The U.S. saw a record of almost 2.9 billion gal. of biodiesel and renewable diesel in 2016, outpacing the previous record by almost 40%. Also, for the first time ever, the monthly market topped 300 million gal., with December's numbers coming in at 362 million gal.
“We are proud to be delivering record gallons of American made biodiesel, but that success is undermined by the fact our members are losing more than a third of the market to foreign imports,” National Biodiesel Board chief executive officer Donnell Rehagen said.
According to numbers released last Thursday by the Environmental Protection Agency, the 2016 level of 2.9 billion gal. was an 800 million gal. increase from 2.1 billion gal. of biodiesel and renewable diesel produced in 2015. At the same time, domestic production rose from about 1.4 billion gal. in 2015 to more than 1.8 billion gal. in 2016, still well below available capacity. Imports increased by more than 50% from an estimated 670 million gal. in 2015 to more than 1 billion gal. in 2016, shortchanging potential economic benefits to U.S. producers.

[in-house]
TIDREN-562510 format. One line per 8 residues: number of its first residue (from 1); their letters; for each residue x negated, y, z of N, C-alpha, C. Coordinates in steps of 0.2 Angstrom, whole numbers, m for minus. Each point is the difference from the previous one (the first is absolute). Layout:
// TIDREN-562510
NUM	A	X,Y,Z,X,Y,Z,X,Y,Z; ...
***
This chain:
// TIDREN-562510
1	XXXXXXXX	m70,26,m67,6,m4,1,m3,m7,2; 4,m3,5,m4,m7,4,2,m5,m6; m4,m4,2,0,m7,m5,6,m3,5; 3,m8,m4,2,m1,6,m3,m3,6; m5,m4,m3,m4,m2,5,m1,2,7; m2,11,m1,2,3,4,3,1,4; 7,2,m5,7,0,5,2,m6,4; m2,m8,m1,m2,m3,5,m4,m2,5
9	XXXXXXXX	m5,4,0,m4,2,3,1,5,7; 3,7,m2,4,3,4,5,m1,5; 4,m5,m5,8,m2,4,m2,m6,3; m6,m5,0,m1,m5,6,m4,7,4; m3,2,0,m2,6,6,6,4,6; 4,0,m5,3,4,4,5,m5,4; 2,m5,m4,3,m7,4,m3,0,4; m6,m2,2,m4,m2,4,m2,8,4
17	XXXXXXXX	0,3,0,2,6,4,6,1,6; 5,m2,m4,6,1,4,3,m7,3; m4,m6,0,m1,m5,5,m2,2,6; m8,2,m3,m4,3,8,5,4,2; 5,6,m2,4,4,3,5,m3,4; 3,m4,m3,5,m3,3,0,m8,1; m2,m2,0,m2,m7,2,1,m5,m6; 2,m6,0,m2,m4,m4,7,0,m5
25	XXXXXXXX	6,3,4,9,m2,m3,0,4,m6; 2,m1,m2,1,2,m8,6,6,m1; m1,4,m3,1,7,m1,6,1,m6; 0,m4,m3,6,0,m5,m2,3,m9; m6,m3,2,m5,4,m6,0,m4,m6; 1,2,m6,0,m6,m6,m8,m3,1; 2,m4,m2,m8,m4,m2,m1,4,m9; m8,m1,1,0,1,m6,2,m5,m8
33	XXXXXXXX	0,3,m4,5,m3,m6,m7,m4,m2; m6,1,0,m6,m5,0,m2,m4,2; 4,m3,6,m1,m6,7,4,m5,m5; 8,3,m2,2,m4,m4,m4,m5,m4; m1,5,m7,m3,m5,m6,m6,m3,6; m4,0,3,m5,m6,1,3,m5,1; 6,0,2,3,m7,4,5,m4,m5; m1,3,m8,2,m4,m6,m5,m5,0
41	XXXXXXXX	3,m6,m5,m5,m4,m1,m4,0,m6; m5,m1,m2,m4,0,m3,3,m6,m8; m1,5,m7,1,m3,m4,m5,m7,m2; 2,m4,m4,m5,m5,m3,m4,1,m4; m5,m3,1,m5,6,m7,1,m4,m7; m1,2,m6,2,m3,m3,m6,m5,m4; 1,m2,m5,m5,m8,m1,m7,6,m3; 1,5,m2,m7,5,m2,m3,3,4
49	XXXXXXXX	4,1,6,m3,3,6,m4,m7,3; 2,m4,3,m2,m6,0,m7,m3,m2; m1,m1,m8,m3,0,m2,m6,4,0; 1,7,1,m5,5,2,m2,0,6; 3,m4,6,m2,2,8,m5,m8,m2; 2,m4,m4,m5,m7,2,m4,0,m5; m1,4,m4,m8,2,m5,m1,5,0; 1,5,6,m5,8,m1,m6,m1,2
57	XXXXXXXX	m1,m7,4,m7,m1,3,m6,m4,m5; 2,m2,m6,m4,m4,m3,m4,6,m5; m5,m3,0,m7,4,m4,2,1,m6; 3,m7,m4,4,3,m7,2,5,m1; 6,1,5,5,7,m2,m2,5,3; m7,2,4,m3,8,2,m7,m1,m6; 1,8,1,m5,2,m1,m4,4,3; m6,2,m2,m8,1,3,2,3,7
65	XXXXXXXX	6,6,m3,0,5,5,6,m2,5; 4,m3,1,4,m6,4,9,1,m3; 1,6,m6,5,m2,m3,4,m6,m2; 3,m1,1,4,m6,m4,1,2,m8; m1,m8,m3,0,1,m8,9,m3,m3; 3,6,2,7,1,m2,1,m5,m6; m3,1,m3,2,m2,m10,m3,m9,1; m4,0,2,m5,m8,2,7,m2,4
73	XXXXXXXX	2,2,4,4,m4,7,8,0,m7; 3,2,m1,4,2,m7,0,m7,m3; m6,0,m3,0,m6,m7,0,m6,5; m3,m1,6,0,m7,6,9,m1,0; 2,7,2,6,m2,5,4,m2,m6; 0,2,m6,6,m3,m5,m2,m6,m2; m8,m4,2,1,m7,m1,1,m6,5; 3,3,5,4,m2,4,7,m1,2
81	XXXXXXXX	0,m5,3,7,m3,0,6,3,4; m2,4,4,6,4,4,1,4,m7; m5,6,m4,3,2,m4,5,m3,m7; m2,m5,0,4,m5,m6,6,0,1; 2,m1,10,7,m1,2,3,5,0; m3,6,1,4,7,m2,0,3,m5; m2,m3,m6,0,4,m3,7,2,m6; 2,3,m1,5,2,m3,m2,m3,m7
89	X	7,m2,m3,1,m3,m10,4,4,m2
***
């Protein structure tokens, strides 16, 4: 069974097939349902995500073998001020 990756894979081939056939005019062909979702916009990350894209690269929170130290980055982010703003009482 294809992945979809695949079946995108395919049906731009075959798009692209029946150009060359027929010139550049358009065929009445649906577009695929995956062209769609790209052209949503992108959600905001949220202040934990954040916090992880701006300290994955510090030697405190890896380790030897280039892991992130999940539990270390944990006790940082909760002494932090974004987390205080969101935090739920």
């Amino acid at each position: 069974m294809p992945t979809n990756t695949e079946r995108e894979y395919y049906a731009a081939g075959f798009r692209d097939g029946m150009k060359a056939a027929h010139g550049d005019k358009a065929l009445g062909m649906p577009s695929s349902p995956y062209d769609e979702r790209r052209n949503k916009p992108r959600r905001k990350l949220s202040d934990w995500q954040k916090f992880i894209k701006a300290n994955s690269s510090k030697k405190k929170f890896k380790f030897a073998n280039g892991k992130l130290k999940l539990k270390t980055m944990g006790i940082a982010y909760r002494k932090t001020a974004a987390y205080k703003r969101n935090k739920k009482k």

“The market realities spotlight two important points. First, the RFS (Renewable Fuel Standard) is working to deliver energy choices to consumers and promote local economic activity. Second, reforming the biodiesel tax incentive as a domestic production credit remains critical to grow these programs in America's best interest,” Rehagen said.
According to a study conducted by LMC International, a 2.9 billion gal. biodiesel and renewable diesel market divided between domestic and foreign supply supports about 64,000 U.S. jobs and has $11.42 billion in total economic impact. Economic benefits increase substantially when domestic production grows rather than imports. For example, just 2.5 billion gal. of domestic production would support at least 81,600 U.S. jobs and $14.7 billion in total economic benefit.
“It's just common sense that our tax dollars should benefit American jobs and local companies instead of incentivizing imports,” Rehagen said.
The biomass-based diesel category under the RFS alone saw a record 2.6 billion gal. market, allowing the advanced biofuel program to reach more than 4 billion gal. of ethanol equivalent. These numbers exceeded EPA's estimates for 2016 and track with the Biodiesel Board's projections, showing that the industry can deliver on the goals set by Congress.